The Aztec rollup is very large in size because it contains encrypted transactions, Aztec proves to be over 300 kb, exceeding Geth’s 128 kb transaction size limit. And because Geth is the most widely used client on Ethereum, this makes sending large transactions especially difficult.
Our mainnet deployment plans to send large rollups through Open Ethereum due to its higher transaction size limit. However, sending large transactions on Ethereum was unsuccessful, so we switched to Flashbots (a fork of Geth that supports larger transactions). But sending transactions via Flashbots also encountered some problems: the Flashbots transaction failed because of a format error in our PR.
In the end, Aztec said it would postpone the release date and reset the timeline.
Celsius announces suspension of withdrawal, exchange and account transfer functions
On June 13, Celsius, a centralized cryptocurrency financial service platform, announced that it would stop all withdrawal, exchange, and account transfer functions on the platform, which caused heated discussions.
Founded in 2017, Celsius became the first platform to offer USD collateralized cryptocurrency loans. The platform covers both 2B (company-facing) and 2C (consumer-facing) businesses, supporting functions such as savings, lending, deposits, payments, and transfers. So far, the platform holds more than 150,000 BTC assets, 750 million worth of asset insurance on the fund custody platform GK8, and has paid more than 80,000 ETH and 5,000 BTC to the community.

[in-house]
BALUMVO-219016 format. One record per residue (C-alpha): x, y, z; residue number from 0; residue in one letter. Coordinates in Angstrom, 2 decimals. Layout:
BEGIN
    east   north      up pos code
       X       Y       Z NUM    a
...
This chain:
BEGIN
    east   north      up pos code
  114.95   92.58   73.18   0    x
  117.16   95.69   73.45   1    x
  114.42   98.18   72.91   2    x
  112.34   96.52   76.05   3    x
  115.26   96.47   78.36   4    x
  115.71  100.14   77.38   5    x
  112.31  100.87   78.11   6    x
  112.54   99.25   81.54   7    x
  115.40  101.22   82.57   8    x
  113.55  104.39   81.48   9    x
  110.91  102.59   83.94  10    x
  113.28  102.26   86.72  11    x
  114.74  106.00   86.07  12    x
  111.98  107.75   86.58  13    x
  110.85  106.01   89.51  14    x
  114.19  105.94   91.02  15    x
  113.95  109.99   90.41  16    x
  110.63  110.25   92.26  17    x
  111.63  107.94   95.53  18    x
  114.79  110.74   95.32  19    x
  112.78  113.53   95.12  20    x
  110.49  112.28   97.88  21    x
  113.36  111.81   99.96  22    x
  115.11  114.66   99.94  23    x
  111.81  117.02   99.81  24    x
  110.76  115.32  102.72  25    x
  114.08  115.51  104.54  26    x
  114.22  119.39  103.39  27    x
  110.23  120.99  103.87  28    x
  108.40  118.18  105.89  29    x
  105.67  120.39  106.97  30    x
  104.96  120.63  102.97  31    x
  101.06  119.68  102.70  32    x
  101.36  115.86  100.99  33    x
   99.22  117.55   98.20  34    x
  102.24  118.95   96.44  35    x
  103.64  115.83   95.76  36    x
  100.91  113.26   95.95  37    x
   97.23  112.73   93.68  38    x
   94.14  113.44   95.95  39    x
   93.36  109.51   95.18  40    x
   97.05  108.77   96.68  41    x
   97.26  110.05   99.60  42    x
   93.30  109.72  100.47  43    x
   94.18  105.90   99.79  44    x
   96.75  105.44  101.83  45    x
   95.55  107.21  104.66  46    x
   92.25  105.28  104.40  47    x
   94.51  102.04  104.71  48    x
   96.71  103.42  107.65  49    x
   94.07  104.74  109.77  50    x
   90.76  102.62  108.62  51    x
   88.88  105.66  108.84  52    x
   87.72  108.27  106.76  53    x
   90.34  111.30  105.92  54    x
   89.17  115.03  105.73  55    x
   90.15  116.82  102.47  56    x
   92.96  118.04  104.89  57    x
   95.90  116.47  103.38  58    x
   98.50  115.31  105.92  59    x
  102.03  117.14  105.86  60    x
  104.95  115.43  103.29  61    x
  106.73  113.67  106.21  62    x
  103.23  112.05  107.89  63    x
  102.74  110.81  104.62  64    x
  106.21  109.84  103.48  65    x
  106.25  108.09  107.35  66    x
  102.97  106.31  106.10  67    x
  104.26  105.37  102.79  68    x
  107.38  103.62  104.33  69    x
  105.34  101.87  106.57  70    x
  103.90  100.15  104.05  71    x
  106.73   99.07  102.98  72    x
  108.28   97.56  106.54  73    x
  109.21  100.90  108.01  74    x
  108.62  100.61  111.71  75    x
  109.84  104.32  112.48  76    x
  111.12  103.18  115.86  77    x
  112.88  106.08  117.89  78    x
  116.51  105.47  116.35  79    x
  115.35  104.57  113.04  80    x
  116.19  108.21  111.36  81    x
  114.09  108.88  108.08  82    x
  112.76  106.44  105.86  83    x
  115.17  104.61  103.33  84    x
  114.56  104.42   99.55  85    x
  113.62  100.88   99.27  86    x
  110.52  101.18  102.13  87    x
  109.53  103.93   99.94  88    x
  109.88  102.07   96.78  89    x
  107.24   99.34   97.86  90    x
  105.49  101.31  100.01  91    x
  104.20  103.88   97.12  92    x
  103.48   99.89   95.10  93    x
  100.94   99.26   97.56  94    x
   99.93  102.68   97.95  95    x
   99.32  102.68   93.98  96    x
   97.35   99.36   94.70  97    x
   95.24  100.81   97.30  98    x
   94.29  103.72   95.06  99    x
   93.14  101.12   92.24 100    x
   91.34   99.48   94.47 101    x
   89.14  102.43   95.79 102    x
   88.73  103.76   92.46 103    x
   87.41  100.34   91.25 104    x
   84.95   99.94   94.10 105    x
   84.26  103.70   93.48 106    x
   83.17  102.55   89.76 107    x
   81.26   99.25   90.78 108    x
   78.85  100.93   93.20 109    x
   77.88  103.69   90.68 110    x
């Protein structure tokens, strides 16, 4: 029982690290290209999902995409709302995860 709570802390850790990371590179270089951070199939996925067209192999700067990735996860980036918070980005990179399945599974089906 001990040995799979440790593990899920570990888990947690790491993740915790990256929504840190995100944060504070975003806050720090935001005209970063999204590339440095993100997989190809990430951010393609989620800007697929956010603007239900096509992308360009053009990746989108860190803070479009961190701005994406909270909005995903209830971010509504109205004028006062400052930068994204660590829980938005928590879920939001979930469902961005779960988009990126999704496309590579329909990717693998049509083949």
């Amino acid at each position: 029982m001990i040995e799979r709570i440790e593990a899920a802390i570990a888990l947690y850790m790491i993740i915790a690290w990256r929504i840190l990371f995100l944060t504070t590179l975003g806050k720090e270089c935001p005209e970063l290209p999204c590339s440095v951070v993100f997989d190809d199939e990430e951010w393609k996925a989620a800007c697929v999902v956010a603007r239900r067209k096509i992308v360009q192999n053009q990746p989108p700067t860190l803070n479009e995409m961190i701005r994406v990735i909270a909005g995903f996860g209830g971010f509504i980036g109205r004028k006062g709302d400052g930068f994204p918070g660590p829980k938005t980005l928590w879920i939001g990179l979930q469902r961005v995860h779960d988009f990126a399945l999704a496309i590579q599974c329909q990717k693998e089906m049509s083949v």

After Celsius announced the suspension of services, Jack Niewold, the founder of Crypto Pragmatist, gave an interpretation, which can help readers understand the whole story from a certain perspective:
First and foremost, Celsius is a centralized DeFi platform responsible for custody/management of cryptocurrencies on behalf of investors. It has gradually emerged over the past few years, guaranteeing fixed interest rates to investors and earning them benefits. In fact, Celsius provides services similar to hedge funds or asset management, which are risky and require regulation.
Its main source of income:
- Loans to institutions and individuals;
- All remaining profits are retained after performing functions on behalf of the client.
So if they advertise a 5% yield on depositing USDC, and then convert USDC into UST with a 20% yield, they can keep 15% of the yield.
Celsius is doing well in 2020 and 2021, reaching a $10 billion valuation and recently raising $400 million.
But the problem is that Celsius is managed like a high-roller or degens: Celsius admits to suffering losses in $120 million BadgerDAO hack, CoinDesk reports, without going into details of its losses .
Currently, Celsius is discontinuing service for poor investment reasons:
- Asset positions involving Terra, potentially holding up to $500 million in UST, are at risk of impending collapse;